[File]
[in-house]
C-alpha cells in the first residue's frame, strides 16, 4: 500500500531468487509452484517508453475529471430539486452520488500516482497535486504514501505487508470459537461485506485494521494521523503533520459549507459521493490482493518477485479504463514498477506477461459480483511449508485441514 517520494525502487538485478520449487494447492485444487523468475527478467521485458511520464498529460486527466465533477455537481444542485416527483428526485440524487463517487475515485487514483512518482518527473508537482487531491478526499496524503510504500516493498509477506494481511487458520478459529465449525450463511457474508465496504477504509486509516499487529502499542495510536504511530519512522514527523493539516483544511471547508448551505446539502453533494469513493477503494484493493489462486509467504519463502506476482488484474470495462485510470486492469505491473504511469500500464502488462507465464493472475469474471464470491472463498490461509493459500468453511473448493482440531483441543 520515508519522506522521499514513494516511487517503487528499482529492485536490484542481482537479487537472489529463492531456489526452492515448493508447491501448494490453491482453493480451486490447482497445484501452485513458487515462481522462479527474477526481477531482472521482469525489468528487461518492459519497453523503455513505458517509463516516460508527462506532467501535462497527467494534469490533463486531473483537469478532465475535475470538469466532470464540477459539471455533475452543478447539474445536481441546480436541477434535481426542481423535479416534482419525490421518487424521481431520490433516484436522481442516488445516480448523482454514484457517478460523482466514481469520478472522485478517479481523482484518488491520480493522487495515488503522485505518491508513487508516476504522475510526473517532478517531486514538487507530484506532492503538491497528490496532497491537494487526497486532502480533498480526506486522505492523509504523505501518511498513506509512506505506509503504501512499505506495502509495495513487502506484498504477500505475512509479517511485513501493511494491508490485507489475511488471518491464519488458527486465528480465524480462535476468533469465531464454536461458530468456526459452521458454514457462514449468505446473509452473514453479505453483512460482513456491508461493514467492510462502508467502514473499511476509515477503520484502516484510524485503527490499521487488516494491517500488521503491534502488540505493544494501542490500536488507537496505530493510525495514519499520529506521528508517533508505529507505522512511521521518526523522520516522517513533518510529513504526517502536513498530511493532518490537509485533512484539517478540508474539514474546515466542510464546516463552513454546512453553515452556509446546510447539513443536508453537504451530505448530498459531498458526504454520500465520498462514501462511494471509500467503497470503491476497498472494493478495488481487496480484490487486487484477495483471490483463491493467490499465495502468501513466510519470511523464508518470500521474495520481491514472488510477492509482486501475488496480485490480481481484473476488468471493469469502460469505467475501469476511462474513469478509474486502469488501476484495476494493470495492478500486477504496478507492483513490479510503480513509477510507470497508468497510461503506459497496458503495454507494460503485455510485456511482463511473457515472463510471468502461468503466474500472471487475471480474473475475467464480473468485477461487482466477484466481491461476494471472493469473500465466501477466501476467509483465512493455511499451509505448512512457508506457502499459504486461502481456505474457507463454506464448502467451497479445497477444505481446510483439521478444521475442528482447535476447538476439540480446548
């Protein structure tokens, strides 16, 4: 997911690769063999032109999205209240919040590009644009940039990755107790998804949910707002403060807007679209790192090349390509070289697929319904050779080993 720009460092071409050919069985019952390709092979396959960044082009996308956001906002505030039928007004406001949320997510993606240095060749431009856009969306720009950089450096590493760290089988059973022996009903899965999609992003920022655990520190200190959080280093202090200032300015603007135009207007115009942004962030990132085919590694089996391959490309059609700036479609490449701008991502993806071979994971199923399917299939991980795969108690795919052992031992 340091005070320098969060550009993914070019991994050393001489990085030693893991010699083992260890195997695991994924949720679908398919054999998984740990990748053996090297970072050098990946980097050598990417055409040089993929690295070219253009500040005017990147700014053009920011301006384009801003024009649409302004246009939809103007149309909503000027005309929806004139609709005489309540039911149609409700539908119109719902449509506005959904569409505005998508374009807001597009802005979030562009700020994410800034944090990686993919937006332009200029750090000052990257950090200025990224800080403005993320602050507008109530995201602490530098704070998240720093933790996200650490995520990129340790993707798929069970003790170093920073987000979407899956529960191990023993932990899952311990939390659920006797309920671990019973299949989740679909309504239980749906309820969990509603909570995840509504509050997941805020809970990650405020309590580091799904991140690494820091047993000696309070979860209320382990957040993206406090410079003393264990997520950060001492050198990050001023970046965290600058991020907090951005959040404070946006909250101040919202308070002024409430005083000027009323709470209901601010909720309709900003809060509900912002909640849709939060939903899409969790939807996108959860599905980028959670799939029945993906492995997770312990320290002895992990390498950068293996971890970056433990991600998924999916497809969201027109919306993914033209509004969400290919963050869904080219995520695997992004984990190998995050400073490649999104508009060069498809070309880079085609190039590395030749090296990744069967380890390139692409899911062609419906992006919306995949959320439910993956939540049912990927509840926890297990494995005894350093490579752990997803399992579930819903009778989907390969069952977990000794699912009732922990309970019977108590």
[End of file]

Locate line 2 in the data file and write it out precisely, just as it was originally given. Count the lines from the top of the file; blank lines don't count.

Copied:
C-alpha cells in the first residue's frame, strides 16, 4: 500500500531468487509452484517508453475529471430539486452520488500516482497535486504514501505487508470459537461485506485494521494521523503533520459549507459521493490482493518477485479504463514498477506477461459480483511449508485441514 517520494525502487538485478520449487494447492485444487523468475527478467521485458511520464498529460486527466465533477455537481444542485416527483428526485440524487463517487475515485487514483512518482518527473508537482487531491478526499496524503510504500516493498509477506494481511487458520478459529465449525450463511457474508465496504477504509486509516499487529502499542495510536504511530519512522514527523493539516483544511471547508448551505446539502453533494469513493477503494484493493489462486509467504519463502506476482488484474470495462485510470486492469505491473504511469500500464502488462507465464493472475469474471464470491472463498490461509493459500468453511473448493482440531483441543 520515508519522506522521499514513494516511487517503487528499482529492485536490484542481482537479487537472489529463492531456489526452492515448493508447491501448494490453491482453493480451486490447482497445484501452485513458487515462481522462479527474477526481477531482472521482469525489468528487461518492459519497453523503455513505458517509463516516460508527462506532467501535462497527467494534469490533463486531473483537469478532465475535475470538469466532470464540477459539471455533475452543478447539474445536481441546480436541477434535481426542481423535479416534482419525490421518487424521481431520490433516484436522481442516488445516480448523482454514484457517478460523482466514481469520478472522485478517479481523482484518488491520480493522487495515488503522485505518491508513487508516476504522475510526473517532478517531486514538487507530484506532492503538491497528490496532497491537494487526497486532502480533498480526506486522505492523509504523505501518511498513506509512506505506509503504501512499505506495502509495495513487502506484498504477500505475512509479517511485513501493511494491508490485507489475511488471518491464519488458527486465528480465524480462535476468533469465531464454536461458530468456526459452521458454514457462514449468505446473509452473514453479505453483512460482513456491508461493514467492510462502508467502514473499511476509515477503520484502516484510524485503527490499521487488516494491517500488521503491534502488540505493544494501542490500536488507537496505530493510525495514519499520529506521528508517533508505529507505522512511521521518526523522520516522517513533518510529513504526517502536513498530511493532518490537509485533512484539517478540508474539514474546515466542510464546516463552513454546512453553515452556509446546510447539513443536508453537504451530505448530498459531498458526504454520500465520498462514501462511494471509500467503497470503491476497498472494493478495488481487496480484490487486487484477495483471490483463491493467490499465495502468501513466510519470511523464508518470500521474495520481491514472488510477492509482486501475488496480485490480481481484473476488468471493469469502460469505467475501469476511462474513469478509474486502469488501476484495476494493470495492478500486477504496478507492483513490479510503480513509477510507470497508468497510461503506459497496458503495454507494460503485455510485456511482463511473457515472463510471468502461468503466474500472471487475471480474473475475467464480473468485477461487482466477484466481491461476494471472493469473500465466501477466501476467509483465512493455511499451509505448512512457508506457502499459504486461502481456505474457507463454506464448502467451497479445497477444505481446510483439521478444521475442528482447535476447538476439540480446548